Where have we been, and where should we be going? You've been using mechanical seals for many years now. Over the years you've witnessed many design changes, but have there been any real improvements in seal performance, or is your increased seal life coming from the use of environmental controls, such as flushing, quenching and the use of jacketed stuffing boxes?
I'm going to attempt to list the most significant improvements in the basic design of mechanical seals and give you some ideas as to where the sealing industry should be spending their development dollars.
Here are some of the advancements that have been made, contributing to longer mechanical seal life:
- The general acceptance of hydraulic balanced seal designs that eliminated a major source of unwanted heat at the seal faces;
- Designs that keep the springs out of the sealing fluid;
- Stationary seal designs that reduced the problems associated with the lack of stuffing box to shaft squareness;
- The use of O-rings that reduced the problem of sliding dynamic elastomers;
- Self-aligning seal faces (Both faces spring loaded) that made the sealing of horizontally split pumps practical;
- Cartridge seal design that solved a lot of the seal failures caused by improper seal installation, shaft thermal growth and open impeller adjustment;
- Self-aligning, stationary cartridge seals;
- Unfilled carbon seal faces that eliminated most of the chemical compatibility problems we had sealing process pumps;
- A special grade of Dupont's elastomer Viton® that has a reasonable amount of water sealing capability;
- Chemraz and Kalrez. The wonder compounds of the 1970s that allowed mechanical seals to be chemically compatible with just about any fluid;
- The creation of alpha sintered silicon carbide hard faces that are not only corrosion resistant to most fluids, but also excellent conductors of heat;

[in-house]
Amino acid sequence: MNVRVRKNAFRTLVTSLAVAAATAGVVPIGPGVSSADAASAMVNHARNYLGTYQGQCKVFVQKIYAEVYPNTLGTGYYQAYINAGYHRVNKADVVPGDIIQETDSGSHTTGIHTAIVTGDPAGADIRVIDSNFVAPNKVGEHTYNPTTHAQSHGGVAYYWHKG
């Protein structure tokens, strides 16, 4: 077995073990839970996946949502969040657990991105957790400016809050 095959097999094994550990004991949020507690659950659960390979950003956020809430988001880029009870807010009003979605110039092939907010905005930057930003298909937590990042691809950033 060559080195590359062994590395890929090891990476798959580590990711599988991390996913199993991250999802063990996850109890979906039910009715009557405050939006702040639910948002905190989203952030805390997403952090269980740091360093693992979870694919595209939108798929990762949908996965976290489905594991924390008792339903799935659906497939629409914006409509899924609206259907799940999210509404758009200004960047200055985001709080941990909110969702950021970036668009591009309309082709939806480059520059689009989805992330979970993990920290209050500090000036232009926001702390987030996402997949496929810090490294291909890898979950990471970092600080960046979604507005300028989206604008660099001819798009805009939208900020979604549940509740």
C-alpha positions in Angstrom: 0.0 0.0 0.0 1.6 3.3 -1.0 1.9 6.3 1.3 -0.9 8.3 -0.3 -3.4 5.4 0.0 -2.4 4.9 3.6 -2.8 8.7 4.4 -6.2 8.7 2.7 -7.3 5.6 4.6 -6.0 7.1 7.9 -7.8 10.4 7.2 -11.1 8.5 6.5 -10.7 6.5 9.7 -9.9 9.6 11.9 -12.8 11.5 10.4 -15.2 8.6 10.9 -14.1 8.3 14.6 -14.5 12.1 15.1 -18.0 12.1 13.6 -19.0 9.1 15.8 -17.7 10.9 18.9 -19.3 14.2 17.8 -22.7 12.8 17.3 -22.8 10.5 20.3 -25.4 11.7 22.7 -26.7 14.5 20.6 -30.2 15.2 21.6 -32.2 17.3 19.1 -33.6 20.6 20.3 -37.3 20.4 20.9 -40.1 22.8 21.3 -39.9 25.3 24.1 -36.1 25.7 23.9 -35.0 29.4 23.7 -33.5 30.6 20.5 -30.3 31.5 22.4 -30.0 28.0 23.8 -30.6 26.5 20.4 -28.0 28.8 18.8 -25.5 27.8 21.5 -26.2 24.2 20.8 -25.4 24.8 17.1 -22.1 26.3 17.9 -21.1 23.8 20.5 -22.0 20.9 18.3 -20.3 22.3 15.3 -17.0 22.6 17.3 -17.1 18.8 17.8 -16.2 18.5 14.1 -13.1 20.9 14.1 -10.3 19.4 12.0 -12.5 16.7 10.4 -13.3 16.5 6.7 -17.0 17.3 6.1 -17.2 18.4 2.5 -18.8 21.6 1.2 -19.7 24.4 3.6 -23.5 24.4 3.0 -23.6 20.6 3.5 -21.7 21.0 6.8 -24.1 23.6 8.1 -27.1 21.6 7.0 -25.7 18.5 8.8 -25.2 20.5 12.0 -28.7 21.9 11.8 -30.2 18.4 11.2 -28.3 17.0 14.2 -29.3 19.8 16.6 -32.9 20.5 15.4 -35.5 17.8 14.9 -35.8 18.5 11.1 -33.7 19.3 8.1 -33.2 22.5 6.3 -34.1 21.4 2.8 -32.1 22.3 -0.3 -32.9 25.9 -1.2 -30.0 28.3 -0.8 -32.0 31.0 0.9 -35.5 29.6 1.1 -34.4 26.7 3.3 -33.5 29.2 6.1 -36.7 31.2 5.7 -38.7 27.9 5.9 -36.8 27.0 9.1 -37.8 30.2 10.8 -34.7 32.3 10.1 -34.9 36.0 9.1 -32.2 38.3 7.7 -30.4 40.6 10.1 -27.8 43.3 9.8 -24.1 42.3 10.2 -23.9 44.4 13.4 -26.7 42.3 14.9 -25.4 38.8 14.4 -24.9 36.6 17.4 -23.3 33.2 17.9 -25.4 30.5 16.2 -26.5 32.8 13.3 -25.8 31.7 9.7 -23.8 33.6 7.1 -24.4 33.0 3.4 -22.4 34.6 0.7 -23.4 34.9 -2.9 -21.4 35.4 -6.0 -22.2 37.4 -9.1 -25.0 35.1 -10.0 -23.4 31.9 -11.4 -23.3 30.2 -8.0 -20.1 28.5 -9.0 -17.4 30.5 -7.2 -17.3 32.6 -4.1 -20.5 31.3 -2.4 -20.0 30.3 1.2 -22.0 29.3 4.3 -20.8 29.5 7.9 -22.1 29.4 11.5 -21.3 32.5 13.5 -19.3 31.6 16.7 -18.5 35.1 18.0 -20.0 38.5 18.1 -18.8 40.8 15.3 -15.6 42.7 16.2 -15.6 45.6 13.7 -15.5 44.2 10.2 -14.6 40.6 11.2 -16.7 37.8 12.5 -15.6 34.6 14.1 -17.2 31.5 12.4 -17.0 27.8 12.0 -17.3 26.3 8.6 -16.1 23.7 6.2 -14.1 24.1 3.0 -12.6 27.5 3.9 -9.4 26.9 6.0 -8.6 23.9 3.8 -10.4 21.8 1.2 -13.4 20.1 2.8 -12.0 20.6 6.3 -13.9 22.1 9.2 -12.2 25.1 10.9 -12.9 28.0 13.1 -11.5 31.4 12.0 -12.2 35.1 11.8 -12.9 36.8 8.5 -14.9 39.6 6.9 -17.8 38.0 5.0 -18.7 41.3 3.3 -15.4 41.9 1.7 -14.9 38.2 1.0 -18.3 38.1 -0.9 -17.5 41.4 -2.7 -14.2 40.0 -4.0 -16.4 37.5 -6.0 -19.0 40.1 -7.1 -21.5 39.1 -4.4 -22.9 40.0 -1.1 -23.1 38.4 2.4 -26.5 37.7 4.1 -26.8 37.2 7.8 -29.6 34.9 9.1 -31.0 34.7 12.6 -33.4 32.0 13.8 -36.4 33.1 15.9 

- The elimination of Teflon in many original equipment seals;
- Teflon was the main contributor to shaft fretting;
- Non-fretting seal designs that eliminated the need for sleeved shafts;
- Welded metal bellows designs that eliminated the problems of elastomers in cryogenic and non-petroleum, high heat applications;
- Split seal designs that eliminated the last reason for using packing in pumps;
- Finite element analysis techniques that allow us to design small cross-section seals with high-pressure capability;
- The use of suction recirculation piping along with an oversized stuffing box to eliminate most of the problems associated with the sealing of slurries.
What will you need in future years?
- The elimination of elastomers in process seals, not only because of elastomer temperature limits, but the more serious problem of chemical compatibility with both product and flushing fluids. Someone has to pick the correct elastomer and there is always room for error;
- Seal designs that can take excessive axial movement without changing their face load;
- The elimination of barrier or buffer fluid between dual mechanical seals. Present gas designs are not filling this need;
- Temperature control in the stuffing box area without the use of water or steam. In many applications the fluid in the stuffing box must be kept within certain temperature limits to prevent it from changing into a sold or a gas;
- Instrumentation to predict pump cavitation, excessive shaft deflection, high heat, etc. that shorten seal life;
- Reliable non-stick seal surfaces to prevent solids from adhering to the sliding seal components.
What are the reasons for the increased seal life we're experiencing now?
- A better educated consumer. Many of the mechanics and engineers have received specific seal and pump training.;
- The wide use of cartridge seals that has made installation easier and less error prone;
- The oversized stuffing box;
- Suction recirculation piping that has eliminated many of the problems associated with the sealing of slurries;
- The demise of unbalanced seal designs;
- Better motor/ pump alignment ever since the popularity of laser aligning and the increasing use of C & D frame adapters;
- The more common use of environmental controls in the stuffing box area;
- Finite element analysis to prevent seal component distortion problems;
- Better seal materials.